In addition to Prior’s thorough introduction and the stimulating prefatory and concluding comments by Tyrrell and Frank Towers, the book consists of seven essays by scholars with a range of interests. Though not focused on the experiences of former slaves, several of the essays deftly balance attention to both local circumstances and international connections. A particularly successful example is Julia Brookins’s chapter on German Texans and their participation in both Reconstruction politics and the conquest of the West. Brookins traces German Texans’ historical ties to the US Army, their support for the Union during the Civil War, and the political opportunities they gained during Reconstruction. Their long-standing commitment to US territorial expansion kept them in step with the federal government as its priorities shifted from protecting freedpeople in the South back to asserting control in the West. German immigrants contributed extensive technical knowledge and labor, helping to project federal power into Texas and the Southwest. Brookins heeds both the highly local influences, such as German Texans’ business transactions and social encounters with army men, and the intellectual movements and German education system that shaped their participation in Reconstruction. Their involvement in “nation-building,” in turn, ushered them into “mainstream” politics and “full American citizenship” (pp. 163, 164).

Caleb Richardson’s chapter on Irish American nationalism similarly tracks the assimilation of an immigrant group as it gained a new foothold in a national political culture increasingly consolidated during Reconstruction. Richardson explains why enthusiasm for Fenian organizations and gatherings in the United States did not yield the high turnout of men that Fenian leaders expected for their military raids against Canada between 1866 and 1871. Richardson finds that “for thousands of Irish-Americans, Fenianism had as much to do with American citizenship, and participation in American civic and associational life more generally, as with Irish nationalism” (p. 126). Richardson’s work conveys the “rich associational life” of the period and probes the interplay of different strands of nationalism gaining traction within the United States (p. 122). Among Irish Americans, aspirations for inclusion in their adopted nation converged with, but also at times checked, the expression of their Irish nationalism.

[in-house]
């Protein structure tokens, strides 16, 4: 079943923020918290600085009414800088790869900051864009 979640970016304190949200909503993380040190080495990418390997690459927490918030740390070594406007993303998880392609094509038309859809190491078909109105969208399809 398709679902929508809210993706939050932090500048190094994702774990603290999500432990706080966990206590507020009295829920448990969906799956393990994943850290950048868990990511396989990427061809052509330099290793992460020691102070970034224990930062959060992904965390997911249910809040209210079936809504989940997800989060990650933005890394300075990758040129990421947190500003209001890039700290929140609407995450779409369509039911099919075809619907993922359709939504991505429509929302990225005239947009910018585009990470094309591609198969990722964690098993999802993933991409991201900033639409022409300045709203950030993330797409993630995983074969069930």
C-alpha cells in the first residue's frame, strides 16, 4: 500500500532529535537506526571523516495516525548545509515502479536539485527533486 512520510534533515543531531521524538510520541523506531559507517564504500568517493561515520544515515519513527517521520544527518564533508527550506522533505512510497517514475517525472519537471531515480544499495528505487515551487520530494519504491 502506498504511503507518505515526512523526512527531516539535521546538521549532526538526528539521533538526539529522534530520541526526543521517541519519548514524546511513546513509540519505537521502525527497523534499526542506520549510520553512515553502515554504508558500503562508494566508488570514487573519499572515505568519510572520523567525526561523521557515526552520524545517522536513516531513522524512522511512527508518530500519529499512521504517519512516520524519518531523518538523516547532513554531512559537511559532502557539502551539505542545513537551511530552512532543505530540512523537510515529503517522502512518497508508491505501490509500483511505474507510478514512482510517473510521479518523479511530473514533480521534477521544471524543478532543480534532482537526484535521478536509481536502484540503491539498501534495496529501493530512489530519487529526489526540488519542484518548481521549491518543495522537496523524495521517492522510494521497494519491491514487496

Richardson’s and Brookins’s chapters, in light of Tyrrell’s and Prior’s comments, demonstrate an additional reason to apply transnational approaches to the study of Reconstruction. In the book’s opening pages, Tyrrell underscores that Reconstruction unfolded in “a world of nations in the making,” and Richardson and Brookins take up aspects of this development in the United States (p. xi). The “ambivalence about the nation” as a focus of study that Prior attributes to transnational historians, then, seems a promising quality to share with scholars of Reconstruction, a common ground for the two camps (p. 4). Questioning how significant, discrete, and stable nation-states actually were (and are) reminds us that people participated in their making. For historians of Reconstruction, the events of the 1860s and 1870s show that the nation in which some groups demanded membership, and from which others at times sought autonomy, was inchoate and changing. Scholars of Reconstruction can benefit from the admonition, emanating from transnational history, not to take for granted the emergence of a strong and fixed nation-state, even following the wartime expansion of the federal government and decisive Union victory.

Reconstruction in a Globalizing World conveys how connected the United States was with other “nations in the making” in these years. The book successfully refutes the idea that Reconstruction represented a unique interval of American isolation—a break between transatlantic political movements, particularly abolitionism, in the antebellum period and the imperial ventures and reform networks of the late nineteenth century. Instead, the book depicts circuits of reformers, traveling among different countries and seeking to emulate practices from abroad within their own nations.

Such attempts to imitate transnational models can be seen in Evan C. Rothera’s chapter, which follows the career of Argentine diplomat and president Domingo F. Sarmiento. Having developed ideas about education through his contact with Horace and Mary Mann and his observations about schools for former slaves in the American South, Sarmiento eventually attempted to recruit white Protestant women from New England to teach in Argentina. In addition to analyzing Sarmiento’s place within “an international group of racial theorists,” Rothera casts Sarmiento’s selective imitation of US practices as part of a pan-American moment and evidence of a liberal milieu that spanned the hemisphere, rather than simply looked to Europe (p. 32). The resonance between developments in American education during Reconstruction and debates abroad is also the subject of Matthew J. Hetrick’s chapter on the leaders of Liberia College. Hetrick finds that their discussions foreshadowed questions that arose in the United States about the purpose and methods of educating freedpeople. The chapter follows three African American faculty members, highlighting the different motivations that led them to the college.